- St. Marys River Little Rapids Habitat Restoration Project, Sault St. Marie, MI ($5.9 million): Through a regional partnership with the Great Lakes Commission, this project will restore water flow to historic rapids habitat in the St. Mary’s River. Implementation of this project is the last remaining restoration action needed to remove the AOC’s habitat-related beneficial use impairments (BUIs) and is an important step in delisting the AOC. This project builds off of a previously funded GLRI award that supported the engineering and design of the restoration project.
- The Howard Farms Habitat Restoration Project in the Maumee AOC, Toledo, OH ($1,350,000): Through a regional partnership with Ducks Unlimited, this project will restore coastal wetland habitat in Ohio’s western Lake Erie basin and is the largest farmland-to-coastal wetland restoration in the western Lake Erie watershed in many decades. This project will be funded over multiple years, and once fully implemented, at least 2,500 feet of natural stream channel and 980 acres of associated wetland and upland habitats will be restored to the historic Cedar Creek riverbed. More than 28 fish species will benefit from restoring and reconnecting these coastal marshes to Lake Erie.
- Restoration of Radio Tower Bay St. Louis River AOC, Duluth, MN ($1.5 million): Through a regional partnership with the Minnesota Department of Natural Resources), Fisheries Division, we will remove approximately 117,000 cubic yards of wood waste, restore historic water depths, and re-establish aquatic vegetation in Radio Tower Bay. The St. Louis River estuary is the largest coastal freshwater wetland ecosystem on Lake Superior and is the most significant source of biological productivity for the western half of the lake, providing critical habitat for fish and wildlife communities. This project builds off of a previously funded GLRI award that supported the initial removal of 215 pilings totaling over 146 metric tons of debris.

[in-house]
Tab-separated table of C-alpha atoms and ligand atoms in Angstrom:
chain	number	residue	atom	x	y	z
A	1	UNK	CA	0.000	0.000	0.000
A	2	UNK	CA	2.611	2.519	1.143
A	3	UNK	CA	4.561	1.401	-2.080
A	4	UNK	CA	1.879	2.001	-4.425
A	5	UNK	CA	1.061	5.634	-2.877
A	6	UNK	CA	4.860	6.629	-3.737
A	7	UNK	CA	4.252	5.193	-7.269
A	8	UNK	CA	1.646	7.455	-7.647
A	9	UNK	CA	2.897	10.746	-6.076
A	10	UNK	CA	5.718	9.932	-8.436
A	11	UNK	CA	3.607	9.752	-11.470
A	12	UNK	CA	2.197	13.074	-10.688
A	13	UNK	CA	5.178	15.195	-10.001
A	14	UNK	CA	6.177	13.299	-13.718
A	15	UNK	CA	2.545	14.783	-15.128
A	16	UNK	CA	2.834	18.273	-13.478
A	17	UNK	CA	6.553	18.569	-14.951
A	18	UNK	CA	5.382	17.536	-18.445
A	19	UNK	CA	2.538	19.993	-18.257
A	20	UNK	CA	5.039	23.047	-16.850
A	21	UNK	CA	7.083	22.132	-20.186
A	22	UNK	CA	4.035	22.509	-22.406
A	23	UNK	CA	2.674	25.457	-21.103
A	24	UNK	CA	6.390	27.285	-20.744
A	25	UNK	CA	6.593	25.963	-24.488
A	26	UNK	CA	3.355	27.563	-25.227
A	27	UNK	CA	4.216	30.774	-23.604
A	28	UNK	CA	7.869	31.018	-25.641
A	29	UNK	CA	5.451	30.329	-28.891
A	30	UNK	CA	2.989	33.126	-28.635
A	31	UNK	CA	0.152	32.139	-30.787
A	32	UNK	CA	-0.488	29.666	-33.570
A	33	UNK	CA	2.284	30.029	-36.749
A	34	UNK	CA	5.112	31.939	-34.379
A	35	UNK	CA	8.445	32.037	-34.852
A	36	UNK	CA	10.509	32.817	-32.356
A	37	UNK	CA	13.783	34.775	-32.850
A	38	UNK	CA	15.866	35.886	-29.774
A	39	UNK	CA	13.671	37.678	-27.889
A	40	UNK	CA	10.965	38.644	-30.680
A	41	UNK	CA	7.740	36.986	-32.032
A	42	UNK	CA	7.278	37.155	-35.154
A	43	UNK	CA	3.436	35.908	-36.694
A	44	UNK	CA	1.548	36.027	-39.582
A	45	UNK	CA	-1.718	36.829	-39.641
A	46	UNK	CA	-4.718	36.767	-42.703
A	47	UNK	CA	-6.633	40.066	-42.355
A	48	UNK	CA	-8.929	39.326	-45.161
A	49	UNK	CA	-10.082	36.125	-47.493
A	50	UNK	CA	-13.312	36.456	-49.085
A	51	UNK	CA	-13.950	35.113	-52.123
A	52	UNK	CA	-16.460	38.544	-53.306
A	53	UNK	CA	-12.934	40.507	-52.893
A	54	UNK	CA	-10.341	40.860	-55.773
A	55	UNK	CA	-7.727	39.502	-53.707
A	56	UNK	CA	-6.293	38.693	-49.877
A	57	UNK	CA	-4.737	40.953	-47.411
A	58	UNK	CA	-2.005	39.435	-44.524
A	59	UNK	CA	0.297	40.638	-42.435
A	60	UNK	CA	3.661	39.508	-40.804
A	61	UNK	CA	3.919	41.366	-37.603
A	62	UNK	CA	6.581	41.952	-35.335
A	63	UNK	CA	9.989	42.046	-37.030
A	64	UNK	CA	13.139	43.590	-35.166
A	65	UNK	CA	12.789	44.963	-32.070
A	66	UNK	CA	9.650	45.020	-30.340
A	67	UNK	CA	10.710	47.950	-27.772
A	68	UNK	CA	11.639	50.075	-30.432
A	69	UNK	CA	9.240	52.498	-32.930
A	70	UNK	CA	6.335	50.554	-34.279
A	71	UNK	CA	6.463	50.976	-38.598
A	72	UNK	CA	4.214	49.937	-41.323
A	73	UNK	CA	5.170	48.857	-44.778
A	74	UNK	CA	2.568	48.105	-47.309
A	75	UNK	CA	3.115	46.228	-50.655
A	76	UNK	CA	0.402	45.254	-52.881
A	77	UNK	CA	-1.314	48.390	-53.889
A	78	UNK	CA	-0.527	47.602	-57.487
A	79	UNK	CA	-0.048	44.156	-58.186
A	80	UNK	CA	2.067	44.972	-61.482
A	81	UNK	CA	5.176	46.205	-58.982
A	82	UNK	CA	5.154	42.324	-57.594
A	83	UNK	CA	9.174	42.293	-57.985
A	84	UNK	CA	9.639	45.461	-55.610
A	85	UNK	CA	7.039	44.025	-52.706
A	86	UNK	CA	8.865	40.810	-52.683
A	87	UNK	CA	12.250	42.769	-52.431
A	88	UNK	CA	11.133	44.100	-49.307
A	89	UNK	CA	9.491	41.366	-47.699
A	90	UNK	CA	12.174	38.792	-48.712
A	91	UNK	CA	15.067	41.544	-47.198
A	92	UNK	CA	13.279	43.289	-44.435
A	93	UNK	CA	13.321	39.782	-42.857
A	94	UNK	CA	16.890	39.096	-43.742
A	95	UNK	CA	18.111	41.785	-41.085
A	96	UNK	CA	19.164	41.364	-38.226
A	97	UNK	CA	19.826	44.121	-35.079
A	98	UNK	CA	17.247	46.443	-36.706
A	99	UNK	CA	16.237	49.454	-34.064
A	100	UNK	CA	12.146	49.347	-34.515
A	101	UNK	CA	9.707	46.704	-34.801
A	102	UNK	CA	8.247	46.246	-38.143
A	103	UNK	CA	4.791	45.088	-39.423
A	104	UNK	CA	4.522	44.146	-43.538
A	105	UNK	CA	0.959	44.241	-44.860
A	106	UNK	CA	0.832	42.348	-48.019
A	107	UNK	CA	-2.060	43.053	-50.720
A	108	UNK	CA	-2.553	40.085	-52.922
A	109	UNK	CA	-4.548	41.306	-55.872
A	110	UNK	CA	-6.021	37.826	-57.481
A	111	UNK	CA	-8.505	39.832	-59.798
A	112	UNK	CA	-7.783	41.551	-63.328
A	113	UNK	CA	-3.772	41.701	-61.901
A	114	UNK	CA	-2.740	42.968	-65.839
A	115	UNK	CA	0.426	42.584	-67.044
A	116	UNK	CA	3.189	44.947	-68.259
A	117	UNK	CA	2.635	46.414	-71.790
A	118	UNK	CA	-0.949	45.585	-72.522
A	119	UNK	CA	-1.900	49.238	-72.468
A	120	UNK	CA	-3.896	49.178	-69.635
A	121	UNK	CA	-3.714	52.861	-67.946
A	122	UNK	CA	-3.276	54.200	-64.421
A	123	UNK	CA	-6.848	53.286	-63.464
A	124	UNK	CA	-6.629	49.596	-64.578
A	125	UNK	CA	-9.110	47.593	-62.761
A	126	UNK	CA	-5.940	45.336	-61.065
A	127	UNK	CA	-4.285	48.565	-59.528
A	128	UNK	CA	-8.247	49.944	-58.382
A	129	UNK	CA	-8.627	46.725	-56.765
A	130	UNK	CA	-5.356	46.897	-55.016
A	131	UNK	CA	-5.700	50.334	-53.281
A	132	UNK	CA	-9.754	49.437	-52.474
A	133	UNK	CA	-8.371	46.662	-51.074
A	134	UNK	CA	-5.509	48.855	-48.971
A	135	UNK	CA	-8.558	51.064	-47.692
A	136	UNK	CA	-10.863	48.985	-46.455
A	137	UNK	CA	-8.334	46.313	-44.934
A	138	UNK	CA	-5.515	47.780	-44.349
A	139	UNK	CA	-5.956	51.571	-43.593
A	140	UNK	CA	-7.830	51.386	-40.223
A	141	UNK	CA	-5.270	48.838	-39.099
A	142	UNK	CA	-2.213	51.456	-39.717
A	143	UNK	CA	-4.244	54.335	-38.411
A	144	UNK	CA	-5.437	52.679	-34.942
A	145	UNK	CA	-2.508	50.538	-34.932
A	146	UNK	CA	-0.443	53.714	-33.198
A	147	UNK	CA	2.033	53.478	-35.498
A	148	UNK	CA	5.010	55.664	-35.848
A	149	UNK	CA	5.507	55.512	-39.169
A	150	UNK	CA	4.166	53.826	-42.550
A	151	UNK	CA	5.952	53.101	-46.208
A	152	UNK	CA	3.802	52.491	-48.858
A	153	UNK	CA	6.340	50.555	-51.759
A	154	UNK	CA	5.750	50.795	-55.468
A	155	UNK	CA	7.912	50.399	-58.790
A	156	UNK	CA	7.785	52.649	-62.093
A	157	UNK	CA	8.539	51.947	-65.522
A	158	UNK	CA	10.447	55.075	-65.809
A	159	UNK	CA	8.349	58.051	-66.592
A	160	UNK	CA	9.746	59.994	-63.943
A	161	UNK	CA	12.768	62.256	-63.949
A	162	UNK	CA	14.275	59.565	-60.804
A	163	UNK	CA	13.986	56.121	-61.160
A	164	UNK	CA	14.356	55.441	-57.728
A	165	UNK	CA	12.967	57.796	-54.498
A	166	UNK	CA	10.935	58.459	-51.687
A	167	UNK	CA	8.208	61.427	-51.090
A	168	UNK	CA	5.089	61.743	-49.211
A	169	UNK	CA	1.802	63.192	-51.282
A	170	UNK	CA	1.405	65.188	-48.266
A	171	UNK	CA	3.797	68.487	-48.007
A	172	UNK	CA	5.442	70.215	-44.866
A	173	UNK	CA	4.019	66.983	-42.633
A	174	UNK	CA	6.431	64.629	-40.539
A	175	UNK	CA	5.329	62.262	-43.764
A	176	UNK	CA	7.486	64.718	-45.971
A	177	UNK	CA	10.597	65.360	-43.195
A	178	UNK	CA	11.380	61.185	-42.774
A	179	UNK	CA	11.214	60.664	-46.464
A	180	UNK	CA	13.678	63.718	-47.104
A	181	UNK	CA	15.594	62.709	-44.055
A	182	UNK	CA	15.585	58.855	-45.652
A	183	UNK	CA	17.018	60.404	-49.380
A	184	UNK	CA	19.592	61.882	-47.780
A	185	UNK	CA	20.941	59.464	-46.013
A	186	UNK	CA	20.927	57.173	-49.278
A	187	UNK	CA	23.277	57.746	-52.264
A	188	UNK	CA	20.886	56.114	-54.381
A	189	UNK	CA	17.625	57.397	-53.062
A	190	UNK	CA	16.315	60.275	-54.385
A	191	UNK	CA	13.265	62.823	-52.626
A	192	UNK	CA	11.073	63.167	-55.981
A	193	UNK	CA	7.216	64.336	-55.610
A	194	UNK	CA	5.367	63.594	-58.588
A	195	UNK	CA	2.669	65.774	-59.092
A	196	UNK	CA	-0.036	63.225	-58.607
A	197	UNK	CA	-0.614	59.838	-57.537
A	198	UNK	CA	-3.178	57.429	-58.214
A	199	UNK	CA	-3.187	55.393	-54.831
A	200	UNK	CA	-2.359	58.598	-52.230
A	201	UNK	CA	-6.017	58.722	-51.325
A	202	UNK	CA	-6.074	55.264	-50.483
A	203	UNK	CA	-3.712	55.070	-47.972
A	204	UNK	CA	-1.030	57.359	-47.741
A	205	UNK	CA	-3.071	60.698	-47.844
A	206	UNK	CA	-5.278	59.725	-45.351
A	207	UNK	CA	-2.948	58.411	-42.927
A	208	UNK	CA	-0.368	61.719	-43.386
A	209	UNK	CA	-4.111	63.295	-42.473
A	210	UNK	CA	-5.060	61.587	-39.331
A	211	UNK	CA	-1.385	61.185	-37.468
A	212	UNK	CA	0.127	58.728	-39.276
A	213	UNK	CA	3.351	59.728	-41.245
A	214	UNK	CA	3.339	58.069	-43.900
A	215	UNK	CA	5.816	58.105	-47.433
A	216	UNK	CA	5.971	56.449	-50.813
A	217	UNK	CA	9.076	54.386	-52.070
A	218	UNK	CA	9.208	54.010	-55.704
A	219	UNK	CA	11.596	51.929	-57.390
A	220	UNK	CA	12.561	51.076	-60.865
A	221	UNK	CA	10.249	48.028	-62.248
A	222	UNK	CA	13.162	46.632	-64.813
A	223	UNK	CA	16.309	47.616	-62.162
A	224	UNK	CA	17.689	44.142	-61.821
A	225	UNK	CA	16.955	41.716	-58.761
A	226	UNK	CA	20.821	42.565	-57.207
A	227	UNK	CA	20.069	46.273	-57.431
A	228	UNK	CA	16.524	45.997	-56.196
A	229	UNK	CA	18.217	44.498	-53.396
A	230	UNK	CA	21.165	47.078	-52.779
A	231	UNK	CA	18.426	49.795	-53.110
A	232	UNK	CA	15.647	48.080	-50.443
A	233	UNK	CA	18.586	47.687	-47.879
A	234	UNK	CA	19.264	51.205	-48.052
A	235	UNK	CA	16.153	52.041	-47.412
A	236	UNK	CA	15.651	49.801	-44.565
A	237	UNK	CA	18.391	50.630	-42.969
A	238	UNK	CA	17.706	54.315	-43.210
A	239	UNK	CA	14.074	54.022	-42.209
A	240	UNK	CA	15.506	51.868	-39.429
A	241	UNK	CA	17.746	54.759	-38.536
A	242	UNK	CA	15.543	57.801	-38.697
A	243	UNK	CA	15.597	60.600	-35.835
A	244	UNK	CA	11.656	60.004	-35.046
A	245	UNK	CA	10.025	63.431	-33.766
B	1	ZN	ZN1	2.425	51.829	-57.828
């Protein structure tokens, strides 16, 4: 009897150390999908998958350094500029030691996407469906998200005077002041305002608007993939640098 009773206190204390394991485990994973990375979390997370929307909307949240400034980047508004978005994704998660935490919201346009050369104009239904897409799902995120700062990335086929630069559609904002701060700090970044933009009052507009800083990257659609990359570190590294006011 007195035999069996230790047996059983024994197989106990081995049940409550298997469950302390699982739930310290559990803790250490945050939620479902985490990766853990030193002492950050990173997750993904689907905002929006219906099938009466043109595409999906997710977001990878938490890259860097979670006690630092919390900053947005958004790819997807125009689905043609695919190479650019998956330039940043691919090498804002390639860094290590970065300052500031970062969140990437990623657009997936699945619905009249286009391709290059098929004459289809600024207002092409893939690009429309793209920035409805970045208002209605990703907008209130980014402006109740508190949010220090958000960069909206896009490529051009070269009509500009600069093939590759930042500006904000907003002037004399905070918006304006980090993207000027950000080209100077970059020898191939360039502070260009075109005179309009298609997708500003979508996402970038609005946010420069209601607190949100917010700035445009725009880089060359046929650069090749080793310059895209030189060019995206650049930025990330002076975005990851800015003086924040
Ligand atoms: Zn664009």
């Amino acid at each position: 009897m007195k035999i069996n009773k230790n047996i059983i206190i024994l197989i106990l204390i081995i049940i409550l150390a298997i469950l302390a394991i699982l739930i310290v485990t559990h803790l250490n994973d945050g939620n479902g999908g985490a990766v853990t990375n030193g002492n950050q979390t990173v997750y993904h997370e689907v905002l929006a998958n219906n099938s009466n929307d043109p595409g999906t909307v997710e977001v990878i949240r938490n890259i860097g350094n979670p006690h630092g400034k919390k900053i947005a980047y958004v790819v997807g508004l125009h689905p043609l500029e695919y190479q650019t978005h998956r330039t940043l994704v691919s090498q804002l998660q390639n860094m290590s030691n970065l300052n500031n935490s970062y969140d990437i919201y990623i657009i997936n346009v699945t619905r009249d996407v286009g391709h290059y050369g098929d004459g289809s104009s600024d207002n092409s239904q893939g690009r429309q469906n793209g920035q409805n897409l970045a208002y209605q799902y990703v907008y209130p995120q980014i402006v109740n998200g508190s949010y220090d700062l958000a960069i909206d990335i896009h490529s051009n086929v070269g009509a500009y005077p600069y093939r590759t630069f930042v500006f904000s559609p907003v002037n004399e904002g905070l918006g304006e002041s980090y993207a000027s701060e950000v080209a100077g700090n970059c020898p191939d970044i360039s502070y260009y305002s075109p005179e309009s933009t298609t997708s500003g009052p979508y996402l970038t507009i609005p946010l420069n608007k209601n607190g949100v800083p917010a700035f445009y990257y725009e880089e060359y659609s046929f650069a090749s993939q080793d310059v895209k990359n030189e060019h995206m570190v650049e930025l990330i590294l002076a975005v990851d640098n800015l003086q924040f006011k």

- Remediation of Contaminated Sediment within the Manistique River Great Lakes Area of Concern, Manistique, MI ($6.2 million): Through a multi-year award with the Michigan Department of Environmental Quality, Water Resources Division, this award provides an initial investment to address contaminated sediments causing fish consumption advisories and restrictions on dredging in the Manistique River Great Lakes Area of Concern. Polycholorinated biphenyls, or PCBs, are the major pollutants of concern in this AOC and despite previous remedial efforts, still remain at concentrations that restrict fish consumption and dredging. Additionally, large quantities of debris and sawdust that remain in the river from a century’s worth of logging and milling complicate removal. This project will be funded over multiple years and will complete the last remaining actions needed to delist the Manistique River AOC.
NOAA Fisheries’ investment in habitat is part of a long-term effort to rebuild fisheries, many of which have declined from habitat loss, over-fishing and climate change. Recent successes show that restoring habitat is a way not only to stop the decline of fish populations, but also to regrow them to historic high numbers. For more information on the Initiative and Action Plan, go to: www.greatlakesrestoration.us.